The key is to keep conversations short but acknowledging. On the flip side, we need to be mindful that the co-worker may not be interested in the latest motorcycles tyres you just bought, what they are made of and how many miles you can get on them. If you work in the motorcycle shop, well then this is seriously handy knowledge to have. So how I get to talk about my passion is to weave it with the other person’s interests. “Hey Scott, sounds like you had a great time at the Blue Pineapple Bar. I rode my bike past there the other day as I got some new motorcycle tyres and wanted to test out how good they are. There is some amazing scenery out that way too and the tyres were fantastic with grip, especially on the tight twisting roads I rode through. I can see why you like going out there”. This short conversation satisfies my interests as well as encompassing the co-worker in the conversation. Again, keep the conversation short and sweet, and pull out that backup list of excuses to leave the conversation. “Sorry I can’t stop to chat longer Scott, I have an appointment to get to… (with my cat and Netflix – but we don’t say this part out loud)”.

In just the four workplace social skills covered in this article, you can already see how difficult, confusing and challenging it can be for autistic people. There are so many social aspects to navigate in the workplace that I will expand on these in future articles. If I tried to cover them all here, I could well end up submitting this as a book manuscript as there is so many skills required in navigating the workplace social scene! However, I hope through this intentionally light-hearted approach I have taken to this subject will encourage reflection, contemplation and genuine inclusion from all people in creating a happier and more understanding work environment.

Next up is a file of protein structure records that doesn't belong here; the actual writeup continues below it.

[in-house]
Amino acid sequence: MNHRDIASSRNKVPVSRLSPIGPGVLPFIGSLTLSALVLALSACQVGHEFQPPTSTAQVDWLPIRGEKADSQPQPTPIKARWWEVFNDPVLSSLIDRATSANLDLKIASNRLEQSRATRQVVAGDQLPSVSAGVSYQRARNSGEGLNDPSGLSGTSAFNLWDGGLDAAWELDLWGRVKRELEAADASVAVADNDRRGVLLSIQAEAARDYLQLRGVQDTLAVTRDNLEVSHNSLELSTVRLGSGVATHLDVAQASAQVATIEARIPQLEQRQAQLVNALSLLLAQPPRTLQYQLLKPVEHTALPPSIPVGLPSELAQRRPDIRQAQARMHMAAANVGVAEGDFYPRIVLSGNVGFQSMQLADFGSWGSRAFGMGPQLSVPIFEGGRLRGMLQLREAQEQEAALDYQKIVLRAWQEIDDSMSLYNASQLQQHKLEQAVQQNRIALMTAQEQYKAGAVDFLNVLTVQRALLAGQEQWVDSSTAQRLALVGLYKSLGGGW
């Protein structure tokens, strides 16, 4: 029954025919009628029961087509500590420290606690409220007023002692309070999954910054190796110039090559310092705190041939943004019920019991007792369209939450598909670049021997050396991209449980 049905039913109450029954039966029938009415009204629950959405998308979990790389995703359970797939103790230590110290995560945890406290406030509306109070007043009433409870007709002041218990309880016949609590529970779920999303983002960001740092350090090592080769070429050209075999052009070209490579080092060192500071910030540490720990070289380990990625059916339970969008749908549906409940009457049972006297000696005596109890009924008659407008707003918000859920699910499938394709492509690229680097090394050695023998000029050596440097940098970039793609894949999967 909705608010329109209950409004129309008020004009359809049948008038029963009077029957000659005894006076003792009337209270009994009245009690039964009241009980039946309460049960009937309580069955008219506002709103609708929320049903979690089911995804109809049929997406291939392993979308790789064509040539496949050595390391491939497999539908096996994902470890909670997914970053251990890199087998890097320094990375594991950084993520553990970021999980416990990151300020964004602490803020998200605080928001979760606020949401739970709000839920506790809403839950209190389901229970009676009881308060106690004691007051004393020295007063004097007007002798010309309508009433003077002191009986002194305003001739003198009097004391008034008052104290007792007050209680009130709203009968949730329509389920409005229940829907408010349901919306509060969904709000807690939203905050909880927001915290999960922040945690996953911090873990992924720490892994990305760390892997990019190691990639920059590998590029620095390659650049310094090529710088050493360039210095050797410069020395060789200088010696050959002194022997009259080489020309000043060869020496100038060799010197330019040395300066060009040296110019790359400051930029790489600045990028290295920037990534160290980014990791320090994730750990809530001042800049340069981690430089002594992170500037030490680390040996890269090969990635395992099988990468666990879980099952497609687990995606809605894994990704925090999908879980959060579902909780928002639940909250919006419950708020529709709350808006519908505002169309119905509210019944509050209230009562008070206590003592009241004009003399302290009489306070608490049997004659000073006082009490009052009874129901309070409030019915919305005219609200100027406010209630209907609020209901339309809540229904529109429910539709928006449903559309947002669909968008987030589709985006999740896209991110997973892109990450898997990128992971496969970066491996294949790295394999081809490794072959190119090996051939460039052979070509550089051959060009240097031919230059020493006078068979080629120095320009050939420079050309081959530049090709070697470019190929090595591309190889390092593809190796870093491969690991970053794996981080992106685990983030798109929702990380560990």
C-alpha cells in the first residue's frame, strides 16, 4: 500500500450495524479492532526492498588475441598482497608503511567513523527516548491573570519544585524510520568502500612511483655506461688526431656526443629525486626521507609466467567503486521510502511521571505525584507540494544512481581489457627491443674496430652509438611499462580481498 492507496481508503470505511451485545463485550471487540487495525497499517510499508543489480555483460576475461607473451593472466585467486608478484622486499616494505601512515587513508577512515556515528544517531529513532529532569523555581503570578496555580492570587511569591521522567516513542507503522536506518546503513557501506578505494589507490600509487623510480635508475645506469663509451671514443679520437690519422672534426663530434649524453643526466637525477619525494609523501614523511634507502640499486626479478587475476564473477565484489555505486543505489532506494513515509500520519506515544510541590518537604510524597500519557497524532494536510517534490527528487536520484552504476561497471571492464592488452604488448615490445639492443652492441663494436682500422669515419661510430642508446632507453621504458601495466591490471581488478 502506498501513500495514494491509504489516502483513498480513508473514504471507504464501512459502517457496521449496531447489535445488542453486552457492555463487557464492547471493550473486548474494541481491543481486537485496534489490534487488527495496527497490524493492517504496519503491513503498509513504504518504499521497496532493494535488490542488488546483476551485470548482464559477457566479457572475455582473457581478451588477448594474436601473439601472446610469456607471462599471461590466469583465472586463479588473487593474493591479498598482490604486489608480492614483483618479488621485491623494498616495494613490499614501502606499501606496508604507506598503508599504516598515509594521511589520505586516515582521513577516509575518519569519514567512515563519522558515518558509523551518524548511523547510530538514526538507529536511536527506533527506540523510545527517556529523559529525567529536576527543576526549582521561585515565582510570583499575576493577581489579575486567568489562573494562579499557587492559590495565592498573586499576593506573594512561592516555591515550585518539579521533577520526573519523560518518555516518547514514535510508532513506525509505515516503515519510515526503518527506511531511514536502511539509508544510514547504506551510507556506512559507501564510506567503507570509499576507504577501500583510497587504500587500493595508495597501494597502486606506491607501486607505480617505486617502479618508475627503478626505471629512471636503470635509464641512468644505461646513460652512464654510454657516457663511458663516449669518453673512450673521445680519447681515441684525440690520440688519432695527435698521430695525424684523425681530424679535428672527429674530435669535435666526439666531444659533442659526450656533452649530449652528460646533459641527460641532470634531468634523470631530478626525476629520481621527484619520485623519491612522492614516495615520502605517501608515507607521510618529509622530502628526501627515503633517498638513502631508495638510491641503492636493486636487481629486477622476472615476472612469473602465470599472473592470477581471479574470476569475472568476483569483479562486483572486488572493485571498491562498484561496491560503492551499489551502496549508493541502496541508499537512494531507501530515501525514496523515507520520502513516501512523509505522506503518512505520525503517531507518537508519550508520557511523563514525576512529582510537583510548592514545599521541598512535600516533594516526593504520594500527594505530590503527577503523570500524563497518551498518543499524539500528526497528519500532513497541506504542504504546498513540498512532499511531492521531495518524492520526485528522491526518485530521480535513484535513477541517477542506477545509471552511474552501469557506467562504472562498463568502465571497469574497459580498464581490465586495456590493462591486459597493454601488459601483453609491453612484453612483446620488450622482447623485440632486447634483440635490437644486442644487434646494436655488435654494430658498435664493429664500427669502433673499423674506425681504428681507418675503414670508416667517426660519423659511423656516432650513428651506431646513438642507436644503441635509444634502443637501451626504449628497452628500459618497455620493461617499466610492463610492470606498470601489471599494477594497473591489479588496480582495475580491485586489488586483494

About Barb Cook

Barb is an Autism and Neurodiversity Employment Consultant and a registered Developmental Educator (DE) who is passionate in supporting, consulting and mentoring on employment issues for neurodiverse adults and employers. Barb has a Master of Autism (education) with focus on employment from the University of Wollongong, where she is also a tutor in this program and a research assistant in the area of self-determination and self-advocacy for adults on the autism spectrum.

Barb was formally identified on the autism spectrum along with ADHD and phonological dyslexia at age 40, and is editor and co-author of the internationally acclaimed book Spectrum Women: Walking to the Beat of Autism, and editor in chief of Spectrum Women Magazine.

As a Developmental Educator, Barb focuses on developing individualised learning strategies, tools and supports with positive outcomes for individuals across the lifespan. Barb embraces a collaborative approach by working with health and educational professionals, support staff, employers, employees, families and caregivers to develop their skills, knowledge and understanding of a person-centred approach in fostering positive support and enhancement of life outcomes. Barb has extensive experience in working with people on the autism spectrum, ADHD and dyslexia, especially with adults in creating pathways in attaining life goals in the areas of education, employment, health and interpersonal relationships.